Bacterial Tracheitis Treatment & Management
- Author: Sujatha Rajan, MD; Chief Editor: Russell W Steele, MD more...
Treatment of bacterial tracheitis consists of the following:
- Maintenance of an adequate airway is of primary importance.
- Avoid agitating the child. If the patient's respiratory status deteriorates, it is usually because of movement of the membrane, and bag-valve-mask ventilation should be effective.
- If intubation is required, use an endotracheal tube 0.5-1 size smaller than expected in order to minimize trauma in the inflamed subglottic area. Frequent suctioning and high air humidity is necessary to maintain endotracheal tube patency; therefore, use the most appropriate-sized tube (without causing trauma). Most patients (57-100%) require eventual intubation.
- Intravenous access and medication
- Once the airway is stabilized, obtain intravenous access for initiation of antibiotics.
- Antibiotic regimens have traditionally included a third-generation cephalosporin (eg, cefotaxime, ceftriaxone) and a penicillinase-resistant penicillin (eg, oxacillin, nafcillin). Recently, clindamycin (40 mg/kg/d intravenously [IV], divided every 8 h) is used instead of penicillinase-resistant penicillin against community acquired–methicillin-resistant S aureus (CA-MRSA) in places where resistance rates of CA-MRSA to clindamycin is low.
- Vancomycin (45 mg/kg/d IV, divided every 8 h), with or without clindamycin, should be started in patients who appear toxic or have multiorgan involvement or if MRSA is prevalent in the community.
Tracheostomy is rarely necessary unless injury or trauma to the airway has caused scarring and documented narrowing of the airway. Tracheostomy is necessary if the patient has failed extubations despite appropriate medical management or if intubation is prolonged. Pulmonary toilet is potentially better with tracheostomy.
The following consultations may be indicated:
- Otorhinolaryngologist - For endoscopic procedures and acute airway management
- Pediatric intensivist - Necessary because of potential for acute decompensation
Huang YL, Peng CC, Chiu NC, et al. Bacterial tracheitis in pediatrics: 12 year experience at a medical center in Taiwan. Pediatr Int. 2009 Feb. 51(1):110-3. [Medline].
Johnson D. Croup. Clin Evid (Online). 2009 Mar 10. 2009:[Medline].
Holmes A. Croup: What It Is and How to Treat It. US Pharm. 2013. 38(7):47-50.
Miranda AD, Valdez TA, Pereira KD. Bacterial tracheitis: a varied entity. Pediatr Emerg Care. 2011 Oct. 27(10):950-3. [Medline].
Zoorob R, Sidani M, Murray J. Croup: an overview. Am Fam Physician. 2011 May 1. 83(9):1067-73. [Medline].
Tan AK, Manoukian JJ. Hospitalized croup (bacterial and viral): the role of rigid endoscopy. J Otolaryngol. 1992 Feb. 21(1):48-53. [Medline].
Dawood FS, Chaves SS, Pérez A, Reingold A, Meek J, Farley MM, et al. Complications and associated bacterial coinfections among children hospitalized with seasonal or pandemic influenza, United States, 2003-2010. J Infect Dis. 2014 Mar 1. 209(5):686-94. [Medline].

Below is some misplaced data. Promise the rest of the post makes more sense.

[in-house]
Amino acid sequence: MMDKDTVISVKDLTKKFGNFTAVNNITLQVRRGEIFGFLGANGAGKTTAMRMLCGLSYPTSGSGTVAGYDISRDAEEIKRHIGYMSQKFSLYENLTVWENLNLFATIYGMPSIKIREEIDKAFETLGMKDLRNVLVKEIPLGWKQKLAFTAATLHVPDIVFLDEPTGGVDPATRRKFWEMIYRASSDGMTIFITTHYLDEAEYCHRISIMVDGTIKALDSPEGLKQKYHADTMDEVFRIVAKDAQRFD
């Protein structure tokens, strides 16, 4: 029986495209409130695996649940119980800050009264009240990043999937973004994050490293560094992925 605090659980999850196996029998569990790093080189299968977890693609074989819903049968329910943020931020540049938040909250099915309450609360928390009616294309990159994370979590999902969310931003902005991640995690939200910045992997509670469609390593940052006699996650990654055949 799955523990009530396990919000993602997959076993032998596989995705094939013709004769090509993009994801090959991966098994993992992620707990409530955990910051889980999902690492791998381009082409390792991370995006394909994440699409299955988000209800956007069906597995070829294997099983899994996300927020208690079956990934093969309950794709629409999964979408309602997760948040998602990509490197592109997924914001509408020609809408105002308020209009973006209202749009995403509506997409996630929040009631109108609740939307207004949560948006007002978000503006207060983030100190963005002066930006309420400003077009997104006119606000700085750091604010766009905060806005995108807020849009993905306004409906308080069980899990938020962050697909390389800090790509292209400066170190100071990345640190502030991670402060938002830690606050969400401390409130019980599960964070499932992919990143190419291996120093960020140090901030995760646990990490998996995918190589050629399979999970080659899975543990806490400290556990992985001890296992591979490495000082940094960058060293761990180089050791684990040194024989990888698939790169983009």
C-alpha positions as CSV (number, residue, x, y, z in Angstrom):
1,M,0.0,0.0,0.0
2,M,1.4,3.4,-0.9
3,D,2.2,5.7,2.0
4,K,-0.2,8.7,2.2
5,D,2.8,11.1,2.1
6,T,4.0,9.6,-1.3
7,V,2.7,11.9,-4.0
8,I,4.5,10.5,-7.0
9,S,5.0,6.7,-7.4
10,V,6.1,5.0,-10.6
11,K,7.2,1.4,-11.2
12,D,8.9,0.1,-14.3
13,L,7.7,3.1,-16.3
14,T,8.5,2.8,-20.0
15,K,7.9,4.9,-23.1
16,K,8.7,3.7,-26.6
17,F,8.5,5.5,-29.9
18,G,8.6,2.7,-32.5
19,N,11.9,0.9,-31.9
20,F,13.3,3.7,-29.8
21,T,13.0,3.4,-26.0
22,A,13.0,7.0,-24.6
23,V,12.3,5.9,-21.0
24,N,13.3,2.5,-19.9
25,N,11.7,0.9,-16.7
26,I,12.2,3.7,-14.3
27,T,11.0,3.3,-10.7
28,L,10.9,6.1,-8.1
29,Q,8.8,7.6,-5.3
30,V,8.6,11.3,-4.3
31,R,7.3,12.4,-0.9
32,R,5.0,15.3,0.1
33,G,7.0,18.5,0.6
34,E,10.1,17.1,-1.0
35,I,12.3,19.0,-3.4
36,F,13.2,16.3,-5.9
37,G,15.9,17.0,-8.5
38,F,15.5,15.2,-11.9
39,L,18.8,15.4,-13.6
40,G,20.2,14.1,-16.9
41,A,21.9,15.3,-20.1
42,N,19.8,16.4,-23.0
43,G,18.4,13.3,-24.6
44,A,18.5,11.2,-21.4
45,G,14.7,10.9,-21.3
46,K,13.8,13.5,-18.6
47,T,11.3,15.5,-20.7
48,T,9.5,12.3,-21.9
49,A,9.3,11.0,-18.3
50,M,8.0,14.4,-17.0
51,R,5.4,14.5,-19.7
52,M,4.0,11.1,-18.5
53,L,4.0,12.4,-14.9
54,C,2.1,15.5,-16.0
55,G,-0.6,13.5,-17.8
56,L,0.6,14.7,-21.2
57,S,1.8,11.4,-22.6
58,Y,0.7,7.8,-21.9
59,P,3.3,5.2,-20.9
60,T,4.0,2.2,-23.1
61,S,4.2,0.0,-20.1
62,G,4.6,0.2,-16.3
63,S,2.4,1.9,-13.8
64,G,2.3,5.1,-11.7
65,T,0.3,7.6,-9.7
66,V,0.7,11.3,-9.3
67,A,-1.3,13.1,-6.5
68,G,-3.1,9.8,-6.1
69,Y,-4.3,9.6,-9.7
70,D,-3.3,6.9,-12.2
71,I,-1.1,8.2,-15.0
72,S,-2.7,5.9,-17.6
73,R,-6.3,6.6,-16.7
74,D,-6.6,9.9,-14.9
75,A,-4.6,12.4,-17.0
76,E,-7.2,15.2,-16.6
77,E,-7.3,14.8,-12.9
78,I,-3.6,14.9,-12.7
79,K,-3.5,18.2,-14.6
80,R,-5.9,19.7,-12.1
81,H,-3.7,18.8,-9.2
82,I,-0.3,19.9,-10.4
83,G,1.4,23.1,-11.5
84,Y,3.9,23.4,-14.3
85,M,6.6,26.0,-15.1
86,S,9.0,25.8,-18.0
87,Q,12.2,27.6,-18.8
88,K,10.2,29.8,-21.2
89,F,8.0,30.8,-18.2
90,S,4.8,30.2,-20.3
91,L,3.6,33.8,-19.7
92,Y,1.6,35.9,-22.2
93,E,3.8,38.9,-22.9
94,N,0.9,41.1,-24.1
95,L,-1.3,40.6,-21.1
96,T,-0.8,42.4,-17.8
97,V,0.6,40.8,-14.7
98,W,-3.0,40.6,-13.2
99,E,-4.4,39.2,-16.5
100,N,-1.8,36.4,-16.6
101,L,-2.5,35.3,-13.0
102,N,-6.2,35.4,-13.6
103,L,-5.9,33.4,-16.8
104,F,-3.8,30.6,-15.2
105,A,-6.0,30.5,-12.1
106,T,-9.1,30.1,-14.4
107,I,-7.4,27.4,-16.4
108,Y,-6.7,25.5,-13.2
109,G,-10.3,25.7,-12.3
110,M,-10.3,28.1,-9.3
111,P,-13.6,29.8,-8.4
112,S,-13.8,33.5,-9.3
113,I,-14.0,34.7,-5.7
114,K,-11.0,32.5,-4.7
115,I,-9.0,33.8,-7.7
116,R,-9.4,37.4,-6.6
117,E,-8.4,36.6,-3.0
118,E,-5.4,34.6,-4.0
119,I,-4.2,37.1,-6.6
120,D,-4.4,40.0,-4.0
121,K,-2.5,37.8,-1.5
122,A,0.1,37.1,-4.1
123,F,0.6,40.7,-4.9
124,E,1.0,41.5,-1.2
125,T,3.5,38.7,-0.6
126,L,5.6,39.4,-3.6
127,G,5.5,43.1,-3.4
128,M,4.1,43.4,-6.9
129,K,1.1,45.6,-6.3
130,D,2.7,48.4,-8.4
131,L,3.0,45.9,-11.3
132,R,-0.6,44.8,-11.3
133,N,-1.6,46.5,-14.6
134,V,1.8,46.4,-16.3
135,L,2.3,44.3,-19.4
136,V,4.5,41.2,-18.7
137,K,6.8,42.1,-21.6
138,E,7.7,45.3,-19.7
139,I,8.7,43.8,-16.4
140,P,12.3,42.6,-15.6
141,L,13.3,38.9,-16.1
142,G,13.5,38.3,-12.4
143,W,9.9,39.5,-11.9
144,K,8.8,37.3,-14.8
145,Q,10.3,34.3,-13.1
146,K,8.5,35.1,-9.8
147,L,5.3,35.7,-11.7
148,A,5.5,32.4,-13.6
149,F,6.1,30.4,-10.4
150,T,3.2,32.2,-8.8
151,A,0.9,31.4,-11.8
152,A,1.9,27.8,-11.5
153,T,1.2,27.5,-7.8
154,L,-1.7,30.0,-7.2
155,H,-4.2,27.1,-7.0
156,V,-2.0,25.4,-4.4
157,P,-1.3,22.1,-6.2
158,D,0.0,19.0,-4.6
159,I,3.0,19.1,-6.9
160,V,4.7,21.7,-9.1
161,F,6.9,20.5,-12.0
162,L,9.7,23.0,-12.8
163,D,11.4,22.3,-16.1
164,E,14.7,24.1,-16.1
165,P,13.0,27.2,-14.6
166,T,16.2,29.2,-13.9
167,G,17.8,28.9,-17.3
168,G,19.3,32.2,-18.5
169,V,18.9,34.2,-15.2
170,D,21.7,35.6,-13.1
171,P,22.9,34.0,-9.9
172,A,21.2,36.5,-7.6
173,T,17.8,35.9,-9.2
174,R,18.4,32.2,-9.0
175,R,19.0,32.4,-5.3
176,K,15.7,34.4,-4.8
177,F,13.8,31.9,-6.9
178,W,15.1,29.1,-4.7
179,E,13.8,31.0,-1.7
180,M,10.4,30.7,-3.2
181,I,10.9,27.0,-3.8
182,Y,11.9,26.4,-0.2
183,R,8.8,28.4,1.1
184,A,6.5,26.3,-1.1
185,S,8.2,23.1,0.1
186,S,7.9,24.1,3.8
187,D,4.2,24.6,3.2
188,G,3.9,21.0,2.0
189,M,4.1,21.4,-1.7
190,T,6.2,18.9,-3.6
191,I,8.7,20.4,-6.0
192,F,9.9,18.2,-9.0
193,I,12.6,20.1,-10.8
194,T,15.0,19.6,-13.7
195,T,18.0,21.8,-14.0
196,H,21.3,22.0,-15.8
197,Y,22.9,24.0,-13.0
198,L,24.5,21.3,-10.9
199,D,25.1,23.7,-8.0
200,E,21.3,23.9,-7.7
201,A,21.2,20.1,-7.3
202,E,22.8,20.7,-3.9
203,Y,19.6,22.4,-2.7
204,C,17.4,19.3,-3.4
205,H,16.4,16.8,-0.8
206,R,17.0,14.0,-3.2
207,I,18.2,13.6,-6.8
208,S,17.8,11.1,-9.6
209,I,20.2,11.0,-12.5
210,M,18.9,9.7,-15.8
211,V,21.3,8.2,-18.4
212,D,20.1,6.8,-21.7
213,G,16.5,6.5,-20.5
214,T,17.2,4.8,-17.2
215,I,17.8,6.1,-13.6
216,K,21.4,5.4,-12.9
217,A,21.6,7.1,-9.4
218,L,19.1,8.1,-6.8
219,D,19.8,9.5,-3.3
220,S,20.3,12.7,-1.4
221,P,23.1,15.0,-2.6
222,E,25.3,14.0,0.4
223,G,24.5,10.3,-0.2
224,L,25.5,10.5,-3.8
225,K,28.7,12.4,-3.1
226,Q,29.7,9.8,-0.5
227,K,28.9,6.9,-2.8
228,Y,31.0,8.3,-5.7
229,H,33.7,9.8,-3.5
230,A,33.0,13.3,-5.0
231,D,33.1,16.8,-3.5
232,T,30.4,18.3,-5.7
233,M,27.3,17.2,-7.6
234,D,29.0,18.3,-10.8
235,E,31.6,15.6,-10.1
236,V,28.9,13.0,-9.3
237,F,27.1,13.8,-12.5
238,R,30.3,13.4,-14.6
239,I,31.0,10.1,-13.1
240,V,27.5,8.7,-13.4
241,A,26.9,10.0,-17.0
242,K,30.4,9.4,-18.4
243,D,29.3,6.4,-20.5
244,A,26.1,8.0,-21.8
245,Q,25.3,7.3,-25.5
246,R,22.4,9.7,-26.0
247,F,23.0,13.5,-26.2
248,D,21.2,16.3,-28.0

Tebruegge M, Pantazidou A, Thorburn K, et al. Bacterial tracheitis: a multi-centre perspective. Scand J Infect Dis. 2009 Apr 28. 1-10. [Medline].
Gallagher PG, Myer CM 3d. An approach to the diagnosis and treatment of membranous laryngotracheobronchitis in infants and children. Pediatr Emerg Care. 1991 Dec. 7(6):- Myer CM 3d. [Medline].
Salamone FN, Bobbitt DB, Myer CM, Rutter MJ, Greinwald JH Jr. Bacterial tracheitis reexamined: is there a less severe manifestation?. Otolaryngol Head Neck Surg. 2004 Dec. 131(6):871-6. [Medline].
Hopkins BS, Johnson KE, Ksiazek JM, et al. H1N1 influenza A presenting as bacterial tracheitis. Otolaryngol Head Neck Surg. 2010 Apr. 142(4):612-4. [Medline].
Mandal A, Kabra SK, Lodha R. Upper Airway Obstruction in Children. Indian J Pediatr. 2015 Aug. 82 (8):737-44. [Medline].
[Guideline] Tablan OC, Anderson LJ, Besser R, Bridges C, Hajjeh R. Guidelines for preventing health-care--associated pneumonia, 2003: recommendations of CDC and the Healthcare Infection Control Practices Advisory Committee. MMWR Recomm Rep. 2004 Mar 26. 53:1-36. [Medline].
Bernstein T, Brilli R, Jacobs B. Is bacterial tracheitis changing? A 14-month experience in a pediatric intensive care unit. Clin Infect Dis. 1998 Sep. 27(3):458-62. [Medline].
Brook I. Aerobic and anaerobic microbiology of bacterial tracheitis in children. Pediatr Emerg Care. 1997 Feb. 13(1):16-8. [Medline].
Cherry JD. Croup (laryngitis, laryngotracheitis, spasmodic croup, and laryngotracheobronchitis). Textbook of Pediatric Infectious Diseases. 1998. 234-238.
Donnelly BW, McMillan JA, Weiner LB. Bacterial tracheitis: report of eight new cases and review. Rev Infect Dis. 1990 Sep-Oct. 12(5):729-35. [Medline].
Eckel HE, Widemann B, Damm M, Roth B. Airway endoscopy in the diagnosis and treatment of bacterial tracheitis in children. Int J Pediatr Otorhinolaryngol. 1993 Aug. 27(2):147-57. [Medline].
Rotta AT, Wiryawan B. Respiratory emergencies in children. Respir Care. 2003 Mar. 48(3):248-58; discussion 258-60. [Medline].